Fig leaves falling

Certain impediments complicate Barack Obama’s selling of the arrangement with the Islamic Republic of Iran. Obama seeks to camouflage the arrangement as one that deters Iran from the acquisition of nuclear weapons. In reality, the arrangement will finance and expedite the mullahs’ acquisition of nuclear weapons.

John Kerry has issued ludicrous “guarantees” in connection with the arrangement. One such guarantee is categorical, but it’s not a money-back sort of a guarantee: “I say to every Israeli that today we have the ability to stop [the Iranians] if they decided to move quickly to a bomb and I absolutely guarantee that in the future we will have the ability to know what they are doing so that we can still stop them if they decided to move to a bomb.”

We may doubt the omniscience that is the predicate of Kerry’s guarantee. But this is strictly a limited warranty. Kerry doesn’t even “guarantee” that his boss would do anything about it if Iran were to break out. Kerry only guarantees that “we” could. Good to know. Kerry’s “guarantee” amounts to nothing more than meaningless verbiage two or three time over.

The arrangement will also provoke an equal and opposite reaction from the Sunni rivals of Iran such as Saudi Arabia. The Sunni rivals understand the nature of the arrangement in process. Their understanding accounts for Obama’s “lonely Arab summit.”

President Obama’s dubious fact-sheet setting forth Parameters for a Joint Comprehensive Plan of Action reflects the fig leaves with which the president seeks to cover the nuts of the deal. Senator Rubio couldn’t get to first base in his proposal requiring any final deal to include the fig leaves. (Eli Lake dubbed it “Rubio’s new and improved poison pill.”)

The fig leaves are falling. The official Farsnews outlet reports that inspection of military sites is not included in the arrangement in process — this according to Iranian envoy to the IAEA Reza Najafi and despite the alleged parameter requiring Iran “to grant access to the IAEA to investigate suspicious sites or allegations of a covert enrichment facility, conversion facility, centrifuge production facility, or yellowcake production facility anywhere in the country.”

The alleged parameters regarding sanctions provide that Iran “will receive sanctions relief, if it verifiably abides by its commitments” and that “•U.S. and E.U. nuclear-related sanctions will be suspended after the IAEA has verified that Iran has taken all of its key nuclear-related steps. If at any time Iran fails to fulfill its commitments, these sanctions will snap back into place.”

We have already learned that President Obama intends to reward Iran with a huge “signing bonus” at the outset of the arrangement. He will agree to the removal of all United Nations sanction on Iran at the same time. He will also waive our own statutory sanctions on Iran. Just about the last fig leaf remaining on this element of the deal is the (utterly meaningless) assertion: “If at any time Iran fails to fulfill its commitments, these sanctions will snap back into place.”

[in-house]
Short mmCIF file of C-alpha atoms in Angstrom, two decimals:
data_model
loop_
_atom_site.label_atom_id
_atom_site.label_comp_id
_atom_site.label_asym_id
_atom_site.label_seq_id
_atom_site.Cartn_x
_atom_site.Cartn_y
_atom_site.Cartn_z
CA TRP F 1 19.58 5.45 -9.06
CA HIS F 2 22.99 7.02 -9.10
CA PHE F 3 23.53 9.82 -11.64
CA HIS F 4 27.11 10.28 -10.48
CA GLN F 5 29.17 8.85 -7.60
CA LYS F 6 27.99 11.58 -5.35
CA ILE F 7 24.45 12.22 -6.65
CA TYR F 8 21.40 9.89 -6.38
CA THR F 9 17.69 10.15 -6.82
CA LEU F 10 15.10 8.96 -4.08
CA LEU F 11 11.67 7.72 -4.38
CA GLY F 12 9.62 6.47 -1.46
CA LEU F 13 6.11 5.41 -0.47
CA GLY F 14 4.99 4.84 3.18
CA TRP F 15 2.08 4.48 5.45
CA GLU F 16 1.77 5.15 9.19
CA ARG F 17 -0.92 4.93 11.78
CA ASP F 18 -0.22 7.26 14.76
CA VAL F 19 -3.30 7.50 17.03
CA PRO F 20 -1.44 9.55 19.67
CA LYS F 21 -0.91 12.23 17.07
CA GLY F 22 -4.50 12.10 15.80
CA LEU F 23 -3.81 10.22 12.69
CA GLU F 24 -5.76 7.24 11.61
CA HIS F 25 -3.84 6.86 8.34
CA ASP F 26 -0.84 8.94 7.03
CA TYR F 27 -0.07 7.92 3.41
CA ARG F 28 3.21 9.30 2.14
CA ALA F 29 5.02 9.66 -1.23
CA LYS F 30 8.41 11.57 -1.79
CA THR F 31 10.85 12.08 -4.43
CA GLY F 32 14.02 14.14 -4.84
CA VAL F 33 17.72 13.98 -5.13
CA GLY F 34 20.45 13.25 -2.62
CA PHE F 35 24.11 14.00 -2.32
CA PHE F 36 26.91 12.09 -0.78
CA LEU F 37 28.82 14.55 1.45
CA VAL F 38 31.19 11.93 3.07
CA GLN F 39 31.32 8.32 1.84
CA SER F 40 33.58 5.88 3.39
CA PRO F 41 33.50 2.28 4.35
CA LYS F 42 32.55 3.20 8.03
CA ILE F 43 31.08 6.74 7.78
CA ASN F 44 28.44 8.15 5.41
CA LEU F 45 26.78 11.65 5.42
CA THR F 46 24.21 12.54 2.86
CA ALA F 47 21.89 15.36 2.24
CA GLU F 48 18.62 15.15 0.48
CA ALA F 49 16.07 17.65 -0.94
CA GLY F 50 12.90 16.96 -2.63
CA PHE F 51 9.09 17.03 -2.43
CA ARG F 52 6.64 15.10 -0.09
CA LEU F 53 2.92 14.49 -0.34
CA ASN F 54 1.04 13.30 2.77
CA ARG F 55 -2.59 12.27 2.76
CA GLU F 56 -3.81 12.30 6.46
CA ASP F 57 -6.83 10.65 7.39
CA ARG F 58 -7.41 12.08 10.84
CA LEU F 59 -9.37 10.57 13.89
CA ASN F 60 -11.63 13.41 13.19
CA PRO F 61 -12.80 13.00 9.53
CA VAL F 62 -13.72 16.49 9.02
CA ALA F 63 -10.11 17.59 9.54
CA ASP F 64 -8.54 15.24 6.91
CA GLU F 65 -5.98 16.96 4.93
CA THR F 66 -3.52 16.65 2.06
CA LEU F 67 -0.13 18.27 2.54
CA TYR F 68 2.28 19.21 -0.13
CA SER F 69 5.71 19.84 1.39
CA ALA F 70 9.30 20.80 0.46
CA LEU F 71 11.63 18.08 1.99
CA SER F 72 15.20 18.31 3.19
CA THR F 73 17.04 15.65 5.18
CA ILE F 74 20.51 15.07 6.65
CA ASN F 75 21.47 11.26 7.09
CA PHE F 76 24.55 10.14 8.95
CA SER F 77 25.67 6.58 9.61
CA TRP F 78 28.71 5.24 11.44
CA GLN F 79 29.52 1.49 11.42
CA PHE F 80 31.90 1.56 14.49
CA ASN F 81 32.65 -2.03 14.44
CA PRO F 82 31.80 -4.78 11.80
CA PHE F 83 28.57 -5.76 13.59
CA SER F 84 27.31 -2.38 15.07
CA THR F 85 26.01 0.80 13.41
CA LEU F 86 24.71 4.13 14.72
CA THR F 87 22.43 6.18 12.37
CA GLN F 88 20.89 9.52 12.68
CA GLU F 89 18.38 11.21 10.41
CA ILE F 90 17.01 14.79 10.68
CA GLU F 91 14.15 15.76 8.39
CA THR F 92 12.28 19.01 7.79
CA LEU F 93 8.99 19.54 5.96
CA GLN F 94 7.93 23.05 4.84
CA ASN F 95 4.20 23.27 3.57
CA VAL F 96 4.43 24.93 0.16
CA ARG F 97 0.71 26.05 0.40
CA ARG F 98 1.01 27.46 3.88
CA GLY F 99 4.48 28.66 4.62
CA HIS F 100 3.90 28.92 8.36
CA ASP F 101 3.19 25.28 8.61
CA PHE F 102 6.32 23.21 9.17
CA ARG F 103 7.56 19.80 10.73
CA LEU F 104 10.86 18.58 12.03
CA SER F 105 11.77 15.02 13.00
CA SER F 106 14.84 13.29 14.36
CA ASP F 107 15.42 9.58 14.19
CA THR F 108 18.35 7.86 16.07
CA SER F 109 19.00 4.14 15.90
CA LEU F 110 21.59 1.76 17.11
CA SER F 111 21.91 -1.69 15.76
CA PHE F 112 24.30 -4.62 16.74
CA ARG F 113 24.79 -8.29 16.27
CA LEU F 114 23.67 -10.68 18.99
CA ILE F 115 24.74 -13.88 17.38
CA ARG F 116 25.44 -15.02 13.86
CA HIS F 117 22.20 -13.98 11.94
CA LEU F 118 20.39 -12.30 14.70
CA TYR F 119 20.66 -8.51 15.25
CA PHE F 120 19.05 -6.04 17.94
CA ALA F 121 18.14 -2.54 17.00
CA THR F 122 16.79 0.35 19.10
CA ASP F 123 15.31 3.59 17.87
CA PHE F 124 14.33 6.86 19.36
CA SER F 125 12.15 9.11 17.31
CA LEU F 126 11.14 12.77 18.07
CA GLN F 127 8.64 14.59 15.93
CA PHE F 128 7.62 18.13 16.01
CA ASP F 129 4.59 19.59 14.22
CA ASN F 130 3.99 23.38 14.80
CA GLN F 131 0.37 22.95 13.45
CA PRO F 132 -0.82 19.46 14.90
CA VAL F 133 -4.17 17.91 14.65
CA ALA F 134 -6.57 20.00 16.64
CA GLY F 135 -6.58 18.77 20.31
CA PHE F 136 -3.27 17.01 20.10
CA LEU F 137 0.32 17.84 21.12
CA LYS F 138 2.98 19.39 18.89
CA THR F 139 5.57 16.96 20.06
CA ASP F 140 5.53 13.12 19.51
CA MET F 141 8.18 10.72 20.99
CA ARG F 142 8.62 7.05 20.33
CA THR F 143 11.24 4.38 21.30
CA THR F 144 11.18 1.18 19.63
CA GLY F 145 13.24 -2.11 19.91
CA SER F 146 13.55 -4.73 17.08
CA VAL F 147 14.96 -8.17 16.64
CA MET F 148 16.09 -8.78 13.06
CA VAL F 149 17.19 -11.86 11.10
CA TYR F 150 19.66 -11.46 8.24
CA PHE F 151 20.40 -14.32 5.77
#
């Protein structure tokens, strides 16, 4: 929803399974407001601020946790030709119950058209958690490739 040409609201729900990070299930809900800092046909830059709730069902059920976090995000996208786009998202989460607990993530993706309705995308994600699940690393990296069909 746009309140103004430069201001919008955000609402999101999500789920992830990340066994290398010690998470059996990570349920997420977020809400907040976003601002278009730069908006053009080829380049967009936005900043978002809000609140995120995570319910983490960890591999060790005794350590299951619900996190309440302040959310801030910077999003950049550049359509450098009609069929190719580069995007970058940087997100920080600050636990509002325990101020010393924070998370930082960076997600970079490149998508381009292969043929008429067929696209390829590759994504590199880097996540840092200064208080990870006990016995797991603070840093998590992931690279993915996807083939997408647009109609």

Now Bloomberg News reports that this fig leaf is falling too: “Russia rejects automatic sanctions return if Iran cheats on deal.” Bloomberg quotes Russia’s UN Ambassador Vitaly Churkin bluntly asserting yesterday, “There can be no automaticity, none whatsoever” in reimposing UN sanctions if Iran violates the terms of an agreement to curb its nuclear program.

Omri Ceren writes to comment this morning (footnotes omitted):

The statement really shouldn’t count as breaking news, even though it is. Reuters reported toward the very end of Lausanne that the Russians and Chinese were still rejecting the multilateral snapback. But then the Lausanne announcement happened, and President Obama declared from the Rose Garden that in fact “if Iran violates the deal, sanctions can be snapped back into place.” But then a week later the Associated Press reported that, no, “Russia and China are unlikely to accept any process that sees them sacrifice their veto power.”

At the end of April the American Enterprise Institute quoted Russian Deputy Foreign Minister Sergey Ryabkov saying the exact same thing that Churkin just told Bloomberg News: “in the hypothetical situation that Iran should fail to honour its commitments, then this process should not in any way be automatic.”

And yet the policy conversation has been proceeding as if multilateral snapback is actually a real thing that could happen in our reality.

Part of the reason is that snapback is all the Obama administration has left on the sanctions debate. White House officials had assured lawmakers for literally years that sanctions relief would be phased out only as Iran met a series of nuclear obligations. But after Lausanne, Supreme Leader Ayatollah Ali Khamenei set a new red line, in which he demanded that the relief must be immediate. The administration began trying to find ways to concede to his demand without violating its previous “phase out” promises, which is how the WSJ’s scoop about a $50 billion signing bonus came to be.

That apparently didn’t work, and so instead the administration went all-in on snapback. At his press conference with Renzi in the middle of April the President signaled the that he was prepared to cave on upfront sanctions relief because – he told journalists – what was actually important was snapback: “with respect to the issue of sanctions coming down, I don’t want to get out ahead of John Kerry and my negotiators… [o]ur main concern here is making sure that if Iran doesn’t abide by its agreement that we don’t have to jump through a whole bunch of hoops in order to reinstate sanctions. That’s our main concern.”

The arrangement’s alleged Iranian concession are, you might say, phony baloney all the way down.

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